While Matilda worked in the kitchen she talked to Henry, but he was not listening. He was thinking about Phoebe.

He decided she was not there.

“I will go now,” he said getting up. “I think she went over to the Murrey farm.”

Then he was out on the road again.

It was like this for many weeks. Every night he returned to his house to see if Phoebe had come back. Soon everyone in the area knew old Henry and answered his questions. “I have not seen her,” they would say, or, “No, Henry, she has not been here today.”

It was in the seventh year of looking when Henry came to Red Hill. It was late at night and he was tired and sleepy. Years of walking and very little food had made him thin. After a while he fell asleep, with his head resting on his knees.

When he awoke it was still dark. The moon shone brightly through the trees. Henry saw a light move across the road. It danced through the woods. Was it Phoebe?

He jumped up. He was sure he could see her in that light. Yes there she was. The young Phoebe he had known many years ago. Suddenly, he remembered her young beauty, her warm, friendly smile, the blue dress she had worn the day he first met her.

“Phoebe!” he called. “Have you really come? Have you really answered me?”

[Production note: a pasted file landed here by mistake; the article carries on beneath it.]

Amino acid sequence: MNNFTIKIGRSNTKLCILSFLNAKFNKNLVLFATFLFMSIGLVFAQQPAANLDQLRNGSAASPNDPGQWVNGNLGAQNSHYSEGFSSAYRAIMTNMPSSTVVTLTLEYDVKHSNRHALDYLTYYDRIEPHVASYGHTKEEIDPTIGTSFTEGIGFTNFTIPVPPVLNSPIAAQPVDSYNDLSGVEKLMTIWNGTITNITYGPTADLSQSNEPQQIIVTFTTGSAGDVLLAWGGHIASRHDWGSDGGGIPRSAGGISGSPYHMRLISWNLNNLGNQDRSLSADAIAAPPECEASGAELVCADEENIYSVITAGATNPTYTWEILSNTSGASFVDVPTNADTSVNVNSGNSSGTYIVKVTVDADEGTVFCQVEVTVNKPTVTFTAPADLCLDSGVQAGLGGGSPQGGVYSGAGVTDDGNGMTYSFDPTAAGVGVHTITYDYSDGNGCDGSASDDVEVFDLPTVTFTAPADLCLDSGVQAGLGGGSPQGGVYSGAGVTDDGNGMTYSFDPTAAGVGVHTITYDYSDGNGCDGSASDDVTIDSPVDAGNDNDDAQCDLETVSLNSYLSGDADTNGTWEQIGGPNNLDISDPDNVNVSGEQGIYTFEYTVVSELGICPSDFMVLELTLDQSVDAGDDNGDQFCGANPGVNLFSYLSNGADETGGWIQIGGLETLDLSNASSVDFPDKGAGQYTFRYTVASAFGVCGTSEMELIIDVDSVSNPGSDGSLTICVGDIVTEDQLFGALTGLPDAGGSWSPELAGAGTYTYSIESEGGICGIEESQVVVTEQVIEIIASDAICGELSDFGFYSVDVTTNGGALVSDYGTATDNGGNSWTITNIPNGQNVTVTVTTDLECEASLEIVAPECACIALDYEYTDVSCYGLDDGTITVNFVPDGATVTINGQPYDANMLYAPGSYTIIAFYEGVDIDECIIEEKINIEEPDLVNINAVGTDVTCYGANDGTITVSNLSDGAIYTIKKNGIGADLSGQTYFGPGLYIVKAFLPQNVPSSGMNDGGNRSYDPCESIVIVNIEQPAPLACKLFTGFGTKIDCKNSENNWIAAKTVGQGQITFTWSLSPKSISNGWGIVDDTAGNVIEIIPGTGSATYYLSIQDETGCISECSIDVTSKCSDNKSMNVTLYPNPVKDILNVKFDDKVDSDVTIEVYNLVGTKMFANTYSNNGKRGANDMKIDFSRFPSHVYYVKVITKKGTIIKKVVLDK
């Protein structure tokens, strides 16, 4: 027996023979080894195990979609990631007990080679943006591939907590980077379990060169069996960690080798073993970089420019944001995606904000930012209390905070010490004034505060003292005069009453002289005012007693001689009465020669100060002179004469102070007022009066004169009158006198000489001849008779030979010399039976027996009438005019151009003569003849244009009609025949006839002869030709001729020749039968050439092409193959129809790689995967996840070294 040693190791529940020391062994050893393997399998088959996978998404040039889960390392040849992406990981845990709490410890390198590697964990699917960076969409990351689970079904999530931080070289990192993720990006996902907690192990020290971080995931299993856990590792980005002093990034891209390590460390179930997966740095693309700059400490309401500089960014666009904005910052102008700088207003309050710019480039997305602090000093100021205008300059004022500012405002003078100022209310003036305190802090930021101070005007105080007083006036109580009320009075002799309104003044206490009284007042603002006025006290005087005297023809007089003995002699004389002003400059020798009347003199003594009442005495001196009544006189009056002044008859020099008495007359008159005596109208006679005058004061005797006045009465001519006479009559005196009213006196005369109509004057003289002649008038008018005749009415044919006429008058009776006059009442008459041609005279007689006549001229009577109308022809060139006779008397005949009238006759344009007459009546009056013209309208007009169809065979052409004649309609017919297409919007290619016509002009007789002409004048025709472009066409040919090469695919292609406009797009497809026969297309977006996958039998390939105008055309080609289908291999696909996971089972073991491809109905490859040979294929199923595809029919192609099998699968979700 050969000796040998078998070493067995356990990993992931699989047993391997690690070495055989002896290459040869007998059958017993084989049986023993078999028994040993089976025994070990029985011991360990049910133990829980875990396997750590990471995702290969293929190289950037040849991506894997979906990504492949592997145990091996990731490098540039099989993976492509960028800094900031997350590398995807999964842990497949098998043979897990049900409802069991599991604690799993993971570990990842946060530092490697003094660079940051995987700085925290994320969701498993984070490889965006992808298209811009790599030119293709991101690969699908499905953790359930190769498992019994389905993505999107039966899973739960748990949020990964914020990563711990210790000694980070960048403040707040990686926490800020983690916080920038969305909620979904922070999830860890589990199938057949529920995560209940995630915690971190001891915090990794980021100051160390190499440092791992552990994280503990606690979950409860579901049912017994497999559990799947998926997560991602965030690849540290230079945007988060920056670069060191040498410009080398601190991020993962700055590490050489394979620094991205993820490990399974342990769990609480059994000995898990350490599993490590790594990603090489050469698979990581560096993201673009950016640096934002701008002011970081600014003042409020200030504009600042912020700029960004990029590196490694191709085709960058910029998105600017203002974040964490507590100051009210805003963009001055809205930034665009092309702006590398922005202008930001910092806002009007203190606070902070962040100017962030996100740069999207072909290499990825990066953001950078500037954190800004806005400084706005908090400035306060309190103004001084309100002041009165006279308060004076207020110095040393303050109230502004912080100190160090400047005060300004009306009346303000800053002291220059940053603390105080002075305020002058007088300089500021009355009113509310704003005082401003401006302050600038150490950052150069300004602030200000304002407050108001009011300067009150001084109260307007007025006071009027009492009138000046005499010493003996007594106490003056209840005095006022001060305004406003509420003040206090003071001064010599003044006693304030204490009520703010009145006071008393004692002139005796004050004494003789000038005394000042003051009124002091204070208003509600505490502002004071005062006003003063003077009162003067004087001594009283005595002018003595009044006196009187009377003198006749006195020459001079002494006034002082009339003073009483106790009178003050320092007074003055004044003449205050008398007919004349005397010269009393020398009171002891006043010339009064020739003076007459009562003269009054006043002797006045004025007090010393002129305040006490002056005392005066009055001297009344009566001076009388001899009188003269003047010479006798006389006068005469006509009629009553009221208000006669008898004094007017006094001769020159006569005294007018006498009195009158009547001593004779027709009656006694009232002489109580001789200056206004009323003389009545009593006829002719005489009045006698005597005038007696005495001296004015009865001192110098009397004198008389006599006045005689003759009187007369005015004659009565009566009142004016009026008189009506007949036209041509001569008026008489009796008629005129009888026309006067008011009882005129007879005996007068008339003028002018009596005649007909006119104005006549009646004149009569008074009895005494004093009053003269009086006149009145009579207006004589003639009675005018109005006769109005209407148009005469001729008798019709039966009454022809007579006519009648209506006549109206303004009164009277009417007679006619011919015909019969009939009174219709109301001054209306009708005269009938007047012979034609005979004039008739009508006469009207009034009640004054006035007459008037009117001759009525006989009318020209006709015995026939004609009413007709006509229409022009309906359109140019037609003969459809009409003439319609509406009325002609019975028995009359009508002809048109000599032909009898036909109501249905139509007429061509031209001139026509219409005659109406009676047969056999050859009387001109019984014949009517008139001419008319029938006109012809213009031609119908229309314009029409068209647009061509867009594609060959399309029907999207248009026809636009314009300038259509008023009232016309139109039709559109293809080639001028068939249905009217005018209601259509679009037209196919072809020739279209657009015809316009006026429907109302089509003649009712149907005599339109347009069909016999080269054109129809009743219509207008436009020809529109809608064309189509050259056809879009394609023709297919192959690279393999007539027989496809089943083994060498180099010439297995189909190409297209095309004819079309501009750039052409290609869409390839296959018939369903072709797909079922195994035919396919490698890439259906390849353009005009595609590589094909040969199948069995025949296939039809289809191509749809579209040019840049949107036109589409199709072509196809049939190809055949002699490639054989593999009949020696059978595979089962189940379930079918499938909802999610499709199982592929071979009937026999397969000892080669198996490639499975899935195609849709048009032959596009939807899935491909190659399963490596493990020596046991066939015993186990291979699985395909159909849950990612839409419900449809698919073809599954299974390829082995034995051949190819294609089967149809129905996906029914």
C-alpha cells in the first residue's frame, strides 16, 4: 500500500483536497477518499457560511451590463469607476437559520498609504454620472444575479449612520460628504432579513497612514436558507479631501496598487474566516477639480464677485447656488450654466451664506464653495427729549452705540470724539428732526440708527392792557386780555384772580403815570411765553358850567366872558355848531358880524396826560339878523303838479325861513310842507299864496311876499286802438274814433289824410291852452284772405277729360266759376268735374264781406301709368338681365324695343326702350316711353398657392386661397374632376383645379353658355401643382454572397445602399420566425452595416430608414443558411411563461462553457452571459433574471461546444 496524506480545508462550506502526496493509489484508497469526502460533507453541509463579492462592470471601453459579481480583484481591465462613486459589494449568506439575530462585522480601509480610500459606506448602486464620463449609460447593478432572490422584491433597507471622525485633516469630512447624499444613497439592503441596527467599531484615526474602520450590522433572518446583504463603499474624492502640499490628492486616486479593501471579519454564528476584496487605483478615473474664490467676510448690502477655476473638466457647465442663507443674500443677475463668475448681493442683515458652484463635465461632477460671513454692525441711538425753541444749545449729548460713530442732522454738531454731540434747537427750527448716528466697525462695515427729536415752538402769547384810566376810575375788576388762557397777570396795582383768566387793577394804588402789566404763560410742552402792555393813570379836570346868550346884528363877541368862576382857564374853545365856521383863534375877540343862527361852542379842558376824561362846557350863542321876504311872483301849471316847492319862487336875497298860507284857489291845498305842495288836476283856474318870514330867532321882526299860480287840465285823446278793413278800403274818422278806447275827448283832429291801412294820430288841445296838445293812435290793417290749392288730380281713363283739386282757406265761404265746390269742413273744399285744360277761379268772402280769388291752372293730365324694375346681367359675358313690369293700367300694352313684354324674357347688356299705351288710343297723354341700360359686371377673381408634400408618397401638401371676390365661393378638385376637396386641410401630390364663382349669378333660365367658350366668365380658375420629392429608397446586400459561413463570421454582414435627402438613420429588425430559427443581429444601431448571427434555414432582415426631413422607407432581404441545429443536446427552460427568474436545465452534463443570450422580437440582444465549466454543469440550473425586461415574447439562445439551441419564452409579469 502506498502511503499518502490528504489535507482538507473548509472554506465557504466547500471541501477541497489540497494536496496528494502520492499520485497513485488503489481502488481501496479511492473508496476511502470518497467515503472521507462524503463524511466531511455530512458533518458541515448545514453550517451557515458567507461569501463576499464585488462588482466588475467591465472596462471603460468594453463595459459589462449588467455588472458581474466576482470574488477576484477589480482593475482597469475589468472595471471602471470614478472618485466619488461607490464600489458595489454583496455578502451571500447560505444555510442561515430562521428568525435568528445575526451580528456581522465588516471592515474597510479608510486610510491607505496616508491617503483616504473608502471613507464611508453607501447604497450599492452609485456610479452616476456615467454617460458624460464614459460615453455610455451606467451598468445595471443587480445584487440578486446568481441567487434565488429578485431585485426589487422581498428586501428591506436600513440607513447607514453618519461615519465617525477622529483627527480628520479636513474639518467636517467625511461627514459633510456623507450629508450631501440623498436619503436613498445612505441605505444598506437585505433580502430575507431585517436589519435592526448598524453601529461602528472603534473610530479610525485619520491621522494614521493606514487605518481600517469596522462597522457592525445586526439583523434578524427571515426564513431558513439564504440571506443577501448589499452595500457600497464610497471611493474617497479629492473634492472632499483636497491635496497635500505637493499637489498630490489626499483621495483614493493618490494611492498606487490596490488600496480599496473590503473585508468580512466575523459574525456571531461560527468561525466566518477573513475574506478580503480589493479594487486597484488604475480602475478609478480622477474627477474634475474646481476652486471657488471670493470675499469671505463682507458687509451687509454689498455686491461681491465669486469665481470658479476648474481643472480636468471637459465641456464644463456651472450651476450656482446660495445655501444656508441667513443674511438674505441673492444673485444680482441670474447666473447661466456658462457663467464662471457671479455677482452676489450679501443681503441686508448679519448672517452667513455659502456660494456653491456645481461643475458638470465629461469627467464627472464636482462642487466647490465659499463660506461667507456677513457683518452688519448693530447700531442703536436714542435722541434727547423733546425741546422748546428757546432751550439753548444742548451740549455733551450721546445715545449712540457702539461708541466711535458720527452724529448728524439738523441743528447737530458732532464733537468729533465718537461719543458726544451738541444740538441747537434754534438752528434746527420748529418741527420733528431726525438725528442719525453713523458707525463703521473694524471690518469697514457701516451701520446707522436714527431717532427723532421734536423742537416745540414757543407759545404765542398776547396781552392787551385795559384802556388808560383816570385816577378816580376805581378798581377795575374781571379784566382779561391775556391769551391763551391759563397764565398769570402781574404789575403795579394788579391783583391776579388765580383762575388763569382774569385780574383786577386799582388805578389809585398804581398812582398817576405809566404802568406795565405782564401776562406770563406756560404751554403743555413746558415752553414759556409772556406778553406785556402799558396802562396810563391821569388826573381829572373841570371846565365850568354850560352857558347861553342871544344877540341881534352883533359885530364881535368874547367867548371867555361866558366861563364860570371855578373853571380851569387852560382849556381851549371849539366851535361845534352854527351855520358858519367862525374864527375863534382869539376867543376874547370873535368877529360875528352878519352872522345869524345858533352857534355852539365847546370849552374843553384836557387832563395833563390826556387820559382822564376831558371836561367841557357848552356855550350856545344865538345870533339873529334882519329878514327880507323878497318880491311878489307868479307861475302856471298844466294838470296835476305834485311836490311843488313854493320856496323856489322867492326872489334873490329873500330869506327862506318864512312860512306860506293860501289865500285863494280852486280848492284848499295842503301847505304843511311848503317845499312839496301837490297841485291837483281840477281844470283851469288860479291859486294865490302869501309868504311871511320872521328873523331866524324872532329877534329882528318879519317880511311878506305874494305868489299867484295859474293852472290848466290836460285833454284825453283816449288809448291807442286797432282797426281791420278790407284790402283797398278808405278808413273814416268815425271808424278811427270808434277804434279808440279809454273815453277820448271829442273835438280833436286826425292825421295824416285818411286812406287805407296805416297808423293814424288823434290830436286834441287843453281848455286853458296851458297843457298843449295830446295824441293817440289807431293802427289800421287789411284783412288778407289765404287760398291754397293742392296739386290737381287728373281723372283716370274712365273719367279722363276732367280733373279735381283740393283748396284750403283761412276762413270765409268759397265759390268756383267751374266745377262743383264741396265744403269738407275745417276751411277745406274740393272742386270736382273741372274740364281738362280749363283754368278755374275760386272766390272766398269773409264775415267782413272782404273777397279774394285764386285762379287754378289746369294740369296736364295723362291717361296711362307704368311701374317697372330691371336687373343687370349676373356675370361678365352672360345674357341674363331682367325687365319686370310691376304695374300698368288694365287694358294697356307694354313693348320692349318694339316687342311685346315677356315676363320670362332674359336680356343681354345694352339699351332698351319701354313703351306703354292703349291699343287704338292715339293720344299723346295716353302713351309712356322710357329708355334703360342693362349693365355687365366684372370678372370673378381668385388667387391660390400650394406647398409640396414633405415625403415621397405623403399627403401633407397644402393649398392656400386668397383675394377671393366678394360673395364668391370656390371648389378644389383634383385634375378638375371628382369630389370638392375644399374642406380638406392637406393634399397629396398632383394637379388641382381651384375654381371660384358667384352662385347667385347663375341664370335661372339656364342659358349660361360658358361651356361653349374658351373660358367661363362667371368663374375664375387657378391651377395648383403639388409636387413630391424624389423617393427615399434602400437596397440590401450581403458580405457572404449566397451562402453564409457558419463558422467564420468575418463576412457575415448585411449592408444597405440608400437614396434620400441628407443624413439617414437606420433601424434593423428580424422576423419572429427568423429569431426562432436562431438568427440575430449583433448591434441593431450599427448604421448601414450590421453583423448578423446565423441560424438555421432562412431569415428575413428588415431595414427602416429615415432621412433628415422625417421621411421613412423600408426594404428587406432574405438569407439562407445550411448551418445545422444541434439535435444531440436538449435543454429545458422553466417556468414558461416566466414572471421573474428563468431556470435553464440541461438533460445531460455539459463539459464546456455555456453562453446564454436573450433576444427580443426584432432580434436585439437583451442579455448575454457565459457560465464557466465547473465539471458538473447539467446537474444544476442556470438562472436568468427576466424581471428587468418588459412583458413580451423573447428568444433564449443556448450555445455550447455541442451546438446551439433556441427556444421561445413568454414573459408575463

He began to feel young and strong again. He ran to follow the moving light. Then, a soft wind blew through the leaves, and she was gone.

“Phoebe!” he cried. “Do not leave me, please! Please, stay with me.”

He ran as fast as his old legs would go. When he came to the top of the hill he looked down into the valley of shadows below. Tears of happiness came into his eyes when he saw Phoebe again. Yes, there she was. Down in the valley smiling up at him. She was in the same blue dress. She waved a hand and seemed to say, “Come! Come with me. Henry felt the strong pull of a new world where he and Phoebe would always be together. He gave a happy cry, “Wait, Phoebe! Wait! I’m coming.”

The next day, some farmer boys found Henry at the bottom of the hill. His body was broken. There was a soft happy smile on his face, the same smile he had known when Phoebe was alive.

– THE END –